Renowned architect Shigeru Ban is known for his diverse and wide-ranging works, which are being showcased at a major retrospective at Art Tower Mito’s Contemporary Art Gallery and Plaza, in Mito, Ibaraki Prefecture, and will be followed by other major events around the world.
Ban, 55, continues to deliver his vision of spotlighting the social side of architecture without forfeiting quality of expression.
He created an outpost of The Centre Pompidou in Paris in Metz, in eastern France. He is also known for his choice of renewable materials, building with cardboard and paper tubes. Ban is an avid disaster relief activist, creating emergency shelters around the world and putting his skills to use for the public's benefit.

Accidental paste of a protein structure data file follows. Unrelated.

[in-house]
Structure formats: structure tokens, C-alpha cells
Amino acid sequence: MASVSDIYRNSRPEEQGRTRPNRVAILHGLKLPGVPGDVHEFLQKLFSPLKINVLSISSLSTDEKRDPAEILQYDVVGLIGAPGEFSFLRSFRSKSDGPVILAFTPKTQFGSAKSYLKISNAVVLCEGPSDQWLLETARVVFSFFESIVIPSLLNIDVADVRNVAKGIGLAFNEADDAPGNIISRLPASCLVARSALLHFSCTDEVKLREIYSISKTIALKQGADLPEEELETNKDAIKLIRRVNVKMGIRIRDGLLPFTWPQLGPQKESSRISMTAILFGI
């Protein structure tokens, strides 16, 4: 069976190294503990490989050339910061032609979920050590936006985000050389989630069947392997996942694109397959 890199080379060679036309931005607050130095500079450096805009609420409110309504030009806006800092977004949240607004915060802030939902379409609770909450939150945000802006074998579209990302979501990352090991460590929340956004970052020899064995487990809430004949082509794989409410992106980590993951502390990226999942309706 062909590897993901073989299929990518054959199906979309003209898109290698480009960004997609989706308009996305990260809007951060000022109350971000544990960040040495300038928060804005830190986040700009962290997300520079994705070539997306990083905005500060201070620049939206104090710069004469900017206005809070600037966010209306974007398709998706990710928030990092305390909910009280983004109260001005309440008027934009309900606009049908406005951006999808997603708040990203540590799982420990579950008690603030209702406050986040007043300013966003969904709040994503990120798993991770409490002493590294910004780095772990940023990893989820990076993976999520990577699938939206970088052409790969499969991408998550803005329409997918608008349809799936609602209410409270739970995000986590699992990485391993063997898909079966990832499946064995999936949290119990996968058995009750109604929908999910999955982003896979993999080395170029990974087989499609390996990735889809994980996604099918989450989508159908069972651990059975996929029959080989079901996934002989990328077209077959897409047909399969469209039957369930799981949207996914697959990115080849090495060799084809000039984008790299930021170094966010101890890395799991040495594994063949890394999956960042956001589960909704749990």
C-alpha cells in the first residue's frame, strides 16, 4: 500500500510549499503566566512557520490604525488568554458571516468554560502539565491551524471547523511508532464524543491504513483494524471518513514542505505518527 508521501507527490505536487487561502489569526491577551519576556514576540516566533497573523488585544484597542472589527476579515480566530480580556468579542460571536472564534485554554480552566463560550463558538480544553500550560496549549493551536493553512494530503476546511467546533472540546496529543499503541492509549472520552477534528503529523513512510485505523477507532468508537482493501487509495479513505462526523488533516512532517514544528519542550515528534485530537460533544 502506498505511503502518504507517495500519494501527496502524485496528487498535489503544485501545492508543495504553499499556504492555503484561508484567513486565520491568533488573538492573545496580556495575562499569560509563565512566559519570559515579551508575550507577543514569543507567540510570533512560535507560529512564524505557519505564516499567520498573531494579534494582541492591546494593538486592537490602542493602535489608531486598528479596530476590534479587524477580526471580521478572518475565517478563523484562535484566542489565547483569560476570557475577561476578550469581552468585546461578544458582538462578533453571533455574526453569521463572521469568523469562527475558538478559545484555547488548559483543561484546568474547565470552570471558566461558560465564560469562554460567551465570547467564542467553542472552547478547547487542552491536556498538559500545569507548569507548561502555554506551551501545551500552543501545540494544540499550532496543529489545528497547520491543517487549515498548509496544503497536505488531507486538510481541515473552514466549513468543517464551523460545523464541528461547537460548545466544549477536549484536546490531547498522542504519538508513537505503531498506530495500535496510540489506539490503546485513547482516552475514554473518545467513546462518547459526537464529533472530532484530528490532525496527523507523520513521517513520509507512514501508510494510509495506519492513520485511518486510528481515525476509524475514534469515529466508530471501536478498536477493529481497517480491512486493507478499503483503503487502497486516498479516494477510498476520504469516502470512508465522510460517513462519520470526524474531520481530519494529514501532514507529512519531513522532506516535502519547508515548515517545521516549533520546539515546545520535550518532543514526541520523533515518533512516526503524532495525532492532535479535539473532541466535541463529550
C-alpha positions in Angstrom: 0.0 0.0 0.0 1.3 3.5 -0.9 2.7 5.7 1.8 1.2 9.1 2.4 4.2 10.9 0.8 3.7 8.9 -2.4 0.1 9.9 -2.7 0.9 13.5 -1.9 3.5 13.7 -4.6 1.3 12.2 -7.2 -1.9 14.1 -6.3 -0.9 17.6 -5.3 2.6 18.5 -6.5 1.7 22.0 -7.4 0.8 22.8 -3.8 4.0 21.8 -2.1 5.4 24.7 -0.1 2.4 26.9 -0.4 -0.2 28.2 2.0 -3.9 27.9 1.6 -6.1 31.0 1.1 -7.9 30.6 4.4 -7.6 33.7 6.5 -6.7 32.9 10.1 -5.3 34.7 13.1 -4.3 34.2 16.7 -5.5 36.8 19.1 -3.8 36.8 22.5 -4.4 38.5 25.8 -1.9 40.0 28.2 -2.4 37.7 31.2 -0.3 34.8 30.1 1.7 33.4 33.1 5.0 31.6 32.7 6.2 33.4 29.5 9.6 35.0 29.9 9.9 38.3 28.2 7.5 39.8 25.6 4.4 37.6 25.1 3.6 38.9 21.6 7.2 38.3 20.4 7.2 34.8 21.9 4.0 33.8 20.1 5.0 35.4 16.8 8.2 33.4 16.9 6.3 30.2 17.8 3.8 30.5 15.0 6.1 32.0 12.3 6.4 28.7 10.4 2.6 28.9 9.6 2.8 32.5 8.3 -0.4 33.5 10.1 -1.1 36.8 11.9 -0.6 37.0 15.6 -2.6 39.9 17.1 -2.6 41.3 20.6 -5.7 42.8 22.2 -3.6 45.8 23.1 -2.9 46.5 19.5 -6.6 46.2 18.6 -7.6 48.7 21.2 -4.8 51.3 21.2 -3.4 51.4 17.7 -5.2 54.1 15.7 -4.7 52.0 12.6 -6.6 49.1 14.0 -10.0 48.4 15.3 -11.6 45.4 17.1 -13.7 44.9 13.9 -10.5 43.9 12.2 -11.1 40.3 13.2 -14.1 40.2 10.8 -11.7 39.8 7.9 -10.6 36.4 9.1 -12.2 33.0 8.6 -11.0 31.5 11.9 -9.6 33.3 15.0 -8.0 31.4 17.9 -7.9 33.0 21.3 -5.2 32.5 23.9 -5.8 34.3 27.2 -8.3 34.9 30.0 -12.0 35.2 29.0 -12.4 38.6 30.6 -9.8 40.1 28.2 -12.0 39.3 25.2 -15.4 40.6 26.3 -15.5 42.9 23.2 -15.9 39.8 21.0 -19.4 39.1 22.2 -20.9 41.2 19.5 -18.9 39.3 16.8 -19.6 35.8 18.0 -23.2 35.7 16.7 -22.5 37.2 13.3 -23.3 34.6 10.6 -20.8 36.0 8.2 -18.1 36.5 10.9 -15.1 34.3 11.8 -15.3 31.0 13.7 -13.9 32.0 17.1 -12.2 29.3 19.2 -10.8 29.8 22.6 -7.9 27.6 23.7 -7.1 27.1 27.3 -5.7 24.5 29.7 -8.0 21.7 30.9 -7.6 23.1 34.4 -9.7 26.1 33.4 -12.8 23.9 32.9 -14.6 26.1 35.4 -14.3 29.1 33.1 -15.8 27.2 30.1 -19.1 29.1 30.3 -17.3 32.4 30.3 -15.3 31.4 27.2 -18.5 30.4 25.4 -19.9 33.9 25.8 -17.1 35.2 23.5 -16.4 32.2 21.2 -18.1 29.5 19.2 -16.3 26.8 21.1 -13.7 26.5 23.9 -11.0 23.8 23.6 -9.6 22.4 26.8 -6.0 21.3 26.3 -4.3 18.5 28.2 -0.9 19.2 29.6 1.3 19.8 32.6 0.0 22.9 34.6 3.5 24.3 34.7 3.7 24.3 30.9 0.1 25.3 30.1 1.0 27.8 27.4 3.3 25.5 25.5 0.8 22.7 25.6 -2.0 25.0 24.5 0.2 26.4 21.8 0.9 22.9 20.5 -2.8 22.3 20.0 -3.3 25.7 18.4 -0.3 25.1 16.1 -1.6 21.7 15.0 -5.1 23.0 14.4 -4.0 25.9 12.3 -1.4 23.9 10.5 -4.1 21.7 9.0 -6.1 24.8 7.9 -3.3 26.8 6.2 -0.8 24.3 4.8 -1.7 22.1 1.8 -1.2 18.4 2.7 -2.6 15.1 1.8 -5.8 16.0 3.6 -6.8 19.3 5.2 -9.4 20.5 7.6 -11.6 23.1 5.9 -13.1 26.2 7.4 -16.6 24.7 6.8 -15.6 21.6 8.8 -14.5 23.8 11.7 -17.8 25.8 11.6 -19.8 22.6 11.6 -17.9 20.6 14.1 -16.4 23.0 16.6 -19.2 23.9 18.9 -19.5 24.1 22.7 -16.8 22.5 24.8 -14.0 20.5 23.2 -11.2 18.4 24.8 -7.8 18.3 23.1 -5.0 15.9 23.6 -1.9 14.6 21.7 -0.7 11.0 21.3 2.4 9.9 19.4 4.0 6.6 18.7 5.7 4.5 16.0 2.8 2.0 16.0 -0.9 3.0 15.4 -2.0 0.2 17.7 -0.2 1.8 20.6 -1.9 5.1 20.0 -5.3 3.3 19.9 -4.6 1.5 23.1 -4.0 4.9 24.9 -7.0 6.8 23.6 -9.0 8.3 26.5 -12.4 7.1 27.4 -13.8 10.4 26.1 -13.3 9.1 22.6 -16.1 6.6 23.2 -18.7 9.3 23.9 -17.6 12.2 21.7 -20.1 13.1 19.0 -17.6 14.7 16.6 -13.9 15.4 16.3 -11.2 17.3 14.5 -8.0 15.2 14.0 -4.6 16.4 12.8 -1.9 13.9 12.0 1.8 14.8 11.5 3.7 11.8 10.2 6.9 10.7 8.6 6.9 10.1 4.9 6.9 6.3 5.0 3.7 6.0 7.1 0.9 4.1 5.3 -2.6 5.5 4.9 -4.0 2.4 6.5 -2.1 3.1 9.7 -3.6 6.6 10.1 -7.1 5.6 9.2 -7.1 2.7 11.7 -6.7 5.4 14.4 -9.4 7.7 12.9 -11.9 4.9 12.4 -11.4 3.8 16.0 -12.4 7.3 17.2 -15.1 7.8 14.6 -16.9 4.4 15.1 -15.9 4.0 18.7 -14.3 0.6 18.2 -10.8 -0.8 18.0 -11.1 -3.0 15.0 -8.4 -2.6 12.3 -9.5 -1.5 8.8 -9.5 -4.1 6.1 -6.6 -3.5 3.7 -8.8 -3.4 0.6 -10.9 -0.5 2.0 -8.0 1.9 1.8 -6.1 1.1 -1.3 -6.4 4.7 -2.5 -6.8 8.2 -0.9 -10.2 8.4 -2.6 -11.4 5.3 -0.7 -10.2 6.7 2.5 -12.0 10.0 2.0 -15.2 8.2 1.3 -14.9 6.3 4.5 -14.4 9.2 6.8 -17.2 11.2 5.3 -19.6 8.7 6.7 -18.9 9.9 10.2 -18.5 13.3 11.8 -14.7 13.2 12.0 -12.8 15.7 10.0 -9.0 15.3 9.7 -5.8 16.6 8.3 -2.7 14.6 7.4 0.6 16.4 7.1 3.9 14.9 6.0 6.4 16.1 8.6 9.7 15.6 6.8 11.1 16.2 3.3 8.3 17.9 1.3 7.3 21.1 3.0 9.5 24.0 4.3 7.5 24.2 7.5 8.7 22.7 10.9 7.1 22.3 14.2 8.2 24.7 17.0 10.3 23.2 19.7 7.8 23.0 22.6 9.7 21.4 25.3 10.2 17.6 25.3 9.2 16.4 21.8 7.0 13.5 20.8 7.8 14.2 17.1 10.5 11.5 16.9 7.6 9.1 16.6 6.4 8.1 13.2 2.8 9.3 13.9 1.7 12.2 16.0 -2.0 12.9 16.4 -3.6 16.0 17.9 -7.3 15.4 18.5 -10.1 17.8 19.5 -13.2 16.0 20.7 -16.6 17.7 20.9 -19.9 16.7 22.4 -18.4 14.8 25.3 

The Shigeru Ban--Architecture and Humanitarian Activities Exhibition in Mito covers Ban’s appealing arc, from his early works including the paper-and-cardboard chashitsu tea house; a 1/15 scale model of the Japan Pavilion exhibited at EXPO 2000 in Hanover, Germany; numerous emergency shelters he installed in disaster areas around the globe; a mock-up of the woven timber structure columns from the Centre Pompidou-Metz, which is considered one of his masterpieces. There are many full-scale exhibits on display.
“I am not a creator who focuses on polishing minute details in design," Ban said. "For me, it’s more like a child playing with a set of wooden blocks, trying to build something. I hope the visitors will enjoy that aspect through these large-scale models.”